Welsh construction firms experienced a sharp slowdown in growth in the third quarter of this year, amid concerns about rising prices and weakening consumer confidence, according to the Federation of Master Builders (FMB) Cymru.
Key results from the FMB’s latest State of Trade Survey, which is the only quarterly assessment of the UK-wide SME construction sector, include:
- In terms of workloads, expected workloads and enquiries, the overall indicator for the performance of Welsh construction SMEs dropped by 20 percentage points in Q3 2017 compared with the previous quarter;
- 41% of construction SMEs predict rising workloads in the coming three months, down from 48% in the previous quarter;
- 82% of builders believe that material prices will rise in the next six months;
- 61% of construction SMEs are struggling to hire carpenters and joiners and 49% are struggling to hire site managers;
- Over half (58%) of construction SMEs expect salaries and wages to increase in the next six months.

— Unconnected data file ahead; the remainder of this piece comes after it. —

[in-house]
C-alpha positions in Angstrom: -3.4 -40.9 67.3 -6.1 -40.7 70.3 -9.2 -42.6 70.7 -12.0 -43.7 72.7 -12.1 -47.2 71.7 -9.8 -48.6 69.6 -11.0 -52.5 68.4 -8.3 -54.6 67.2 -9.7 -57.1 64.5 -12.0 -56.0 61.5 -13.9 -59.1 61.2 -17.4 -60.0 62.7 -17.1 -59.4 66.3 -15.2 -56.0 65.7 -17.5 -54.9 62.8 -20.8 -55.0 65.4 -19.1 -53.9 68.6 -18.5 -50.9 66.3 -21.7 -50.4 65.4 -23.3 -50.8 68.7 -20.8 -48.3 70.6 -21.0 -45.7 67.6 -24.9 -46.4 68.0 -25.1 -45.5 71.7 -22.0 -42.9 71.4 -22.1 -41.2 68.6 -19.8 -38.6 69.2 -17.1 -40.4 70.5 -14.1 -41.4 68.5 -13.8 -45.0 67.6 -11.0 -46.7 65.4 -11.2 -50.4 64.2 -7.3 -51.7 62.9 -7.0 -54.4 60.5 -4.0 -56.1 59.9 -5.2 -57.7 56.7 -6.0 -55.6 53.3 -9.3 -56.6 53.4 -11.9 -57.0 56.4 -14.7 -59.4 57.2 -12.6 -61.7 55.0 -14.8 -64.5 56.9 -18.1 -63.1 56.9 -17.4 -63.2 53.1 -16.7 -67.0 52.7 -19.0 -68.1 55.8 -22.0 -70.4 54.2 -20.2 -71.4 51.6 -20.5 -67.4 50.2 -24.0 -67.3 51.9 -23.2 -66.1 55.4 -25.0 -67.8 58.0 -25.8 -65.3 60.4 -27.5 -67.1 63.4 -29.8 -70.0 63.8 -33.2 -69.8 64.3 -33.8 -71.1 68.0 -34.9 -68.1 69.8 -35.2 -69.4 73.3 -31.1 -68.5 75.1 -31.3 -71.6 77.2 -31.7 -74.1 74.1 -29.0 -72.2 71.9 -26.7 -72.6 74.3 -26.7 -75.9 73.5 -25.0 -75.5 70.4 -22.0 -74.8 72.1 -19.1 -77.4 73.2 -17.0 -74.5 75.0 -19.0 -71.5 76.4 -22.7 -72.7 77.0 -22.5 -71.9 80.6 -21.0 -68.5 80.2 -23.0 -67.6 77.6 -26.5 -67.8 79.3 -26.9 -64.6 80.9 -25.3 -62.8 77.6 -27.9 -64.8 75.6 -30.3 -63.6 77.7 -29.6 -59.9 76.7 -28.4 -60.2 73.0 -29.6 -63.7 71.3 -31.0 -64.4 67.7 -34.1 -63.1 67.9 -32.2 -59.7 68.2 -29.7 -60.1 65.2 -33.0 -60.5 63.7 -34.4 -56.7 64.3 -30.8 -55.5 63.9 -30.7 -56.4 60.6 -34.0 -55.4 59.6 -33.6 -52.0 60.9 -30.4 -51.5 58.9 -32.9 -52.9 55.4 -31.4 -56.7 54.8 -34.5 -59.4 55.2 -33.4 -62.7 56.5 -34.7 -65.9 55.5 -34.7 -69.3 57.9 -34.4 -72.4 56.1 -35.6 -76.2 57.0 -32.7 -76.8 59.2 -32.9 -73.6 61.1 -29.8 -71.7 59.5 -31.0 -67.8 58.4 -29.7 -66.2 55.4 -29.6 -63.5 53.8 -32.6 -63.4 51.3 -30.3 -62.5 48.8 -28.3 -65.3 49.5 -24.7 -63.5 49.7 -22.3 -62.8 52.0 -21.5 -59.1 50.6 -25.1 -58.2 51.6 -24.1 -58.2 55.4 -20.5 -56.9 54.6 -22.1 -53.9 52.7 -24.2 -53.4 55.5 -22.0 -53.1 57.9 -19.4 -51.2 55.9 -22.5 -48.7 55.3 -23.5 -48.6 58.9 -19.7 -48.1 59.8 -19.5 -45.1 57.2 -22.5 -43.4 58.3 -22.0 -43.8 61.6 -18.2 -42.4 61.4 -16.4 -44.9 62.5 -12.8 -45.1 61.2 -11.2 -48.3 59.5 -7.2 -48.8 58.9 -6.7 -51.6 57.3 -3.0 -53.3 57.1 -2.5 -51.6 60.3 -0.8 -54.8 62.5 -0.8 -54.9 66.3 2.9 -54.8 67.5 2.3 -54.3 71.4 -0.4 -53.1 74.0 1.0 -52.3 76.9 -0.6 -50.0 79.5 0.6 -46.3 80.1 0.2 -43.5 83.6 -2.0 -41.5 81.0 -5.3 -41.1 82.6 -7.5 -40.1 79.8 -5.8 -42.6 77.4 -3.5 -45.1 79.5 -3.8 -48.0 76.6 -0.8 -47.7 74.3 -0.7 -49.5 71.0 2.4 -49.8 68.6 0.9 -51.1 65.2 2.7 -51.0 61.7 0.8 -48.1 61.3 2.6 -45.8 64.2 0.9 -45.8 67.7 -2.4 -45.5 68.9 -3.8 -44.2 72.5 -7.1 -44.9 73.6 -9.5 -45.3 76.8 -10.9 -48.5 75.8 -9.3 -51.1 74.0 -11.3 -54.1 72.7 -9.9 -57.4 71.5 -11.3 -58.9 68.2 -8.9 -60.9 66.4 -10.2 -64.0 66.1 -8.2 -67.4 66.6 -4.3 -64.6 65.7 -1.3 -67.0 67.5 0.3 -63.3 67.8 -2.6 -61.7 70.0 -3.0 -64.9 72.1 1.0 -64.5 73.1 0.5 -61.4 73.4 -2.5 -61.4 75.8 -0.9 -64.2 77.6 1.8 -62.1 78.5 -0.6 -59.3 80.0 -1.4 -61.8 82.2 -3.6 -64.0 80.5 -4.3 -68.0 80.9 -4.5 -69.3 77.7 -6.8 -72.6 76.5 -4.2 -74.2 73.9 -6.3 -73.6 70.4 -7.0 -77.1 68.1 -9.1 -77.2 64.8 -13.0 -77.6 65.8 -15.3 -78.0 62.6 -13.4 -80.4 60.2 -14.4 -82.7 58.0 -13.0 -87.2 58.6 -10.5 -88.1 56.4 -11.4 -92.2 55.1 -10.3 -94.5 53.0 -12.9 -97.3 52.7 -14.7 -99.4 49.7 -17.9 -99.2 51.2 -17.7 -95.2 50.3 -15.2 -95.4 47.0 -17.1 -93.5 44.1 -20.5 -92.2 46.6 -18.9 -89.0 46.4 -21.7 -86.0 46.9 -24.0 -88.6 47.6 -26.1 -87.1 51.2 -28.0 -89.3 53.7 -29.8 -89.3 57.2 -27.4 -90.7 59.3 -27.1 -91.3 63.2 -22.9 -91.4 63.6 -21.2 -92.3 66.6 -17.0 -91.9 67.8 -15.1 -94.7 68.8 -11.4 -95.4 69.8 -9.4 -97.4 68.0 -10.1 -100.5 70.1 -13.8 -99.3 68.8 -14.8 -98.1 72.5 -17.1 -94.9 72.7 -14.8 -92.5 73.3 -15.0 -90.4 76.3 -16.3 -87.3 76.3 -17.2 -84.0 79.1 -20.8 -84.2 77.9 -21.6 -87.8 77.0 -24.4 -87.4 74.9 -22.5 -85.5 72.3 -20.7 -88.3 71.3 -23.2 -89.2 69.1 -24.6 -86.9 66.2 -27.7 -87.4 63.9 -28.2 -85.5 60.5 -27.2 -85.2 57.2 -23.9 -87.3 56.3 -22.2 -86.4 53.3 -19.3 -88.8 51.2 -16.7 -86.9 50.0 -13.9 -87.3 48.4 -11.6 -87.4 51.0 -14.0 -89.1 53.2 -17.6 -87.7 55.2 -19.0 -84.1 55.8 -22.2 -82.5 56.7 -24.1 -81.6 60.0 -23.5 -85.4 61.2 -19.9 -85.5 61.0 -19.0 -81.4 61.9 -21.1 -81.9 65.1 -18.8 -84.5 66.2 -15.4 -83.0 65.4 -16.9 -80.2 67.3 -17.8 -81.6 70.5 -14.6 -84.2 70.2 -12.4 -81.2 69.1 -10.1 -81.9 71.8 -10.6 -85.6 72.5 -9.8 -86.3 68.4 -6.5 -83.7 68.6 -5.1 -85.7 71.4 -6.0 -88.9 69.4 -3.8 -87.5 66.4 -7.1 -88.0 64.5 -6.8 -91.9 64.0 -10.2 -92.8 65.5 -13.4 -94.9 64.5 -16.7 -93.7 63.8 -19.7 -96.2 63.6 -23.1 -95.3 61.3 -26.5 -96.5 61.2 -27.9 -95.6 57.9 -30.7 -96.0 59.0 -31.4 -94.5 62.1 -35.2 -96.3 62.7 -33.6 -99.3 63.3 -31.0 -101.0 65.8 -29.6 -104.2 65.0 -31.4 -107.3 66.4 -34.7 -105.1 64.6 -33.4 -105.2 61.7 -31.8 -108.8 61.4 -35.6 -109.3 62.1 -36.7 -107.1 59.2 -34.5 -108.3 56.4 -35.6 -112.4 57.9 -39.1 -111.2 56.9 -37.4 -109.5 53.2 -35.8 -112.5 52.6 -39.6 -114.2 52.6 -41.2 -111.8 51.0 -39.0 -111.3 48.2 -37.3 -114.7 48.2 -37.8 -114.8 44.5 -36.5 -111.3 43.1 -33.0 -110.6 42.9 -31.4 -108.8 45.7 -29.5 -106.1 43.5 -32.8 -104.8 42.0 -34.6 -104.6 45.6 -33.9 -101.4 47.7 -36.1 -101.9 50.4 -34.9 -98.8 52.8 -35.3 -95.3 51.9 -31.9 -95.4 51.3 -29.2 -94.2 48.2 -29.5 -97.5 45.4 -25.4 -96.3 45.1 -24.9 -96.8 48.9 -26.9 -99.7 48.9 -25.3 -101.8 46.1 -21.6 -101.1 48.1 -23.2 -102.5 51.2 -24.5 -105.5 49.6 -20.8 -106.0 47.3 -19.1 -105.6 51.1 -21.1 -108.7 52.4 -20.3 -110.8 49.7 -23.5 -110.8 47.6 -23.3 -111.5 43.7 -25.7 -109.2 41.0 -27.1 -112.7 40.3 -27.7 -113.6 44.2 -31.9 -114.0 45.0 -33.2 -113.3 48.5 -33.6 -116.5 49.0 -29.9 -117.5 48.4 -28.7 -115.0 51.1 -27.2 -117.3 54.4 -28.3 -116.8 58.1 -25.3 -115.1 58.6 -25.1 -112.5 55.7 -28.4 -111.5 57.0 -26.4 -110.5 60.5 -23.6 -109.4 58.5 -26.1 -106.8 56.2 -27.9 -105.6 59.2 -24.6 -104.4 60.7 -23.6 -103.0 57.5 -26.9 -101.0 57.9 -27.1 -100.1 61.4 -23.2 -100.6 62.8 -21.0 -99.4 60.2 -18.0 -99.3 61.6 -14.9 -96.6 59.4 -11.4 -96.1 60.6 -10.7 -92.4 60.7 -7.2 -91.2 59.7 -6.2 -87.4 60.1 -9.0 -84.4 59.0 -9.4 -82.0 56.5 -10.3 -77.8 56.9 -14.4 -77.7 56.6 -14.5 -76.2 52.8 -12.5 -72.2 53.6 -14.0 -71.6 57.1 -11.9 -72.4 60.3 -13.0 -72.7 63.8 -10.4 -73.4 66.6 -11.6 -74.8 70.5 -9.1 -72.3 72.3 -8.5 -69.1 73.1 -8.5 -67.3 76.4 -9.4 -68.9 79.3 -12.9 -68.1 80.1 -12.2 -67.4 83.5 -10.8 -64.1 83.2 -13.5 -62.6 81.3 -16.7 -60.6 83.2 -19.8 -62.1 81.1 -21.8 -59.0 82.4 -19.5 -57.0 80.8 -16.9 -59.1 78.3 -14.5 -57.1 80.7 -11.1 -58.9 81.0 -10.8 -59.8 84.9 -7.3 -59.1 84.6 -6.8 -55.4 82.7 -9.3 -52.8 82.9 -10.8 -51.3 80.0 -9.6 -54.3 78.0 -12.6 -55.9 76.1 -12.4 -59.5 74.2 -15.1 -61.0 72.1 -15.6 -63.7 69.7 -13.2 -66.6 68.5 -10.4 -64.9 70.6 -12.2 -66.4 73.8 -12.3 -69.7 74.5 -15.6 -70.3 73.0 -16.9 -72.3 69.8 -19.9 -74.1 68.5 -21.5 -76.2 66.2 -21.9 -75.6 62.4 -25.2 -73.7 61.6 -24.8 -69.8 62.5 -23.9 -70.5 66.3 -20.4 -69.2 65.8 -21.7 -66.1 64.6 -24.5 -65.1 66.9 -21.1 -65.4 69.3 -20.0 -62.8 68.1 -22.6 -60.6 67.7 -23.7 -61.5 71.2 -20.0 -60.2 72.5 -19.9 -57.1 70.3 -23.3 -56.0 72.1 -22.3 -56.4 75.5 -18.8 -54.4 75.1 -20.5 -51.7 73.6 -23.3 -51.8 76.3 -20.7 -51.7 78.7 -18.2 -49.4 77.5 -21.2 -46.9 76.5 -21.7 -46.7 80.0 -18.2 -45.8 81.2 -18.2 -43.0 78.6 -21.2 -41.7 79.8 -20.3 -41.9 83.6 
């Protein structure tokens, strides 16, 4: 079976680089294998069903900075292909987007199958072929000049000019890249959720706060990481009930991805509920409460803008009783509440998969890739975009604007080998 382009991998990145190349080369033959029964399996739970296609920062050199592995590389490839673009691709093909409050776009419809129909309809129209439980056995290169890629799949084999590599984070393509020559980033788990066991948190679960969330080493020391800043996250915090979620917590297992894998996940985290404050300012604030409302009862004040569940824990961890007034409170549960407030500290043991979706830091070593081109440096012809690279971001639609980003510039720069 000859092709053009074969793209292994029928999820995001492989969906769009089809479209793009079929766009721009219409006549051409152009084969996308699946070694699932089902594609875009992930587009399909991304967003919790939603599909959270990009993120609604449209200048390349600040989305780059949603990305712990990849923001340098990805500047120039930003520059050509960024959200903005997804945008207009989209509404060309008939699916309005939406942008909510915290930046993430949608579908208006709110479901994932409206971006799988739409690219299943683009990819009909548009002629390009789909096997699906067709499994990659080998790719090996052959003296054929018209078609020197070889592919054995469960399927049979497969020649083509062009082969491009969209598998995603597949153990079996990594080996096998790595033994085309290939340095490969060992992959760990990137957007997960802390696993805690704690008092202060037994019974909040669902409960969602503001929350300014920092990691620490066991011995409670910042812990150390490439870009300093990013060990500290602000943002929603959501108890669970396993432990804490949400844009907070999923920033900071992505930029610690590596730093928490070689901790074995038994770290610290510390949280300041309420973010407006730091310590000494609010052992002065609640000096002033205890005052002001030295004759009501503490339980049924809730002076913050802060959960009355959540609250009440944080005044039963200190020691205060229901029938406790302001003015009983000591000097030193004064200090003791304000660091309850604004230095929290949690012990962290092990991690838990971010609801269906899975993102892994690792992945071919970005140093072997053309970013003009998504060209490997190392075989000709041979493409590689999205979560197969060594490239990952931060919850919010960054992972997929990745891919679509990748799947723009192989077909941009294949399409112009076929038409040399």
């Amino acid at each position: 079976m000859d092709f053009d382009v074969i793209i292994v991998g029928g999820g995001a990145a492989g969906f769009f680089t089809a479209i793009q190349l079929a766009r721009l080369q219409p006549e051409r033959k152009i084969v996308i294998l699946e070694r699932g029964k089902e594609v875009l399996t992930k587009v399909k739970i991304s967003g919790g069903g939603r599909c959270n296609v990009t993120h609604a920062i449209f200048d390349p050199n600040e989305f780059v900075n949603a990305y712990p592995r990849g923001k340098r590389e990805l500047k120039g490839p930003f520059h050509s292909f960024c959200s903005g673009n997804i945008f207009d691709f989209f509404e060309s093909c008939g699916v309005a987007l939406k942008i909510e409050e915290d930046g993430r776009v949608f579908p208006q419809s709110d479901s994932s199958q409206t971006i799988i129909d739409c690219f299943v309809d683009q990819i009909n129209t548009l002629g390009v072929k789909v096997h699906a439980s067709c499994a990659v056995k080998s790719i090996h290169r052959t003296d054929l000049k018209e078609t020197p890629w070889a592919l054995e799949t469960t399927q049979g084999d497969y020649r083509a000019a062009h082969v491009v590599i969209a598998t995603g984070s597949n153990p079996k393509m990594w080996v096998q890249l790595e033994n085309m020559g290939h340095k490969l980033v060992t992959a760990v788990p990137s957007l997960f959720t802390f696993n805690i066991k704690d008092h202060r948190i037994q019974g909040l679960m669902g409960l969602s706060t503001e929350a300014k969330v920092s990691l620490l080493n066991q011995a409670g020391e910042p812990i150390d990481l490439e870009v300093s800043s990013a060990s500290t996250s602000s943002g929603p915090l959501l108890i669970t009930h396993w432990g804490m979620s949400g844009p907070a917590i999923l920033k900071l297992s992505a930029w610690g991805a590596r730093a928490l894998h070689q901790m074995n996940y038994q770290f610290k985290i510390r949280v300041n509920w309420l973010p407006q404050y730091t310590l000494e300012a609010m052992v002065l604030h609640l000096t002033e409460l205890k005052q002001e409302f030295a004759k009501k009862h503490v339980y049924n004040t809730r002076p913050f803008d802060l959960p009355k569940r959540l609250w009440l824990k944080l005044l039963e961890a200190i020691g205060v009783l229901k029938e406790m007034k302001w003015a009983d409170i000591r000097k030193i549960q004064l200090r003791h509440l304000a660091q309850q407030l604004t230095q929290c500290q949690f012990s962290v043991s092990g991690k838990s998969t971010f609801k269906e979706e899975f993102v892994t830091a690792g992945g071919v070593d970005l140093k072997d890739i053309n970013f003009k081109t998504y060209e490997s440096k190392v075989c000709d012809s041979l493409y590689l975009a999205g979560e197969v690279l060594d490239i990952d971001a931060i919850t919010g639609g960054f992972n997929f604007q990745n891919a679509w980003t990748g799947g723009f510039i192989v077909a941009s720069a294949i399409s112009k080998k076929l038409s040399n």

Ifan Glyn, Director of FMB Cymru, said: “There is no room for complacency following a sharp slowdown in growth among smaller construction firms in Wales. A range of factors are at work, most notably the upwards pressure on costs for builders due to the ever-worsening skills shortage and material prices hikes. Furthermore, we have reason to believe that this dampening of growth is also linked to a drop in consumer confidence. Recent research from the Bank of England showed that consumer confidence has decreased in recent months. If consumers are less confident, they are less likely to spend money on extensions, loft conversions, kitchens and bathrooms – the lifeblood of the SME builder.
Glyn concluced: “With Brexit looming large, it’s no wonder that consumers are feeling uncertain about the future. To mitigate this uncertainty, we would encourage the UK Government to use all the levers it has at its disposal to boost consumer confidence. Giving the green light to some large infrastructure projects in Wales, such as the Swansea Bay Tidal Lagoon, would be a great start and what’s more, these projects would have a positive knock-on effect for the wider economy. With businesses also hesitant to invest due to increasing uncertainty, it would help underpin confidence if the UK Government were to forge ahead with investment in key strategic projects.”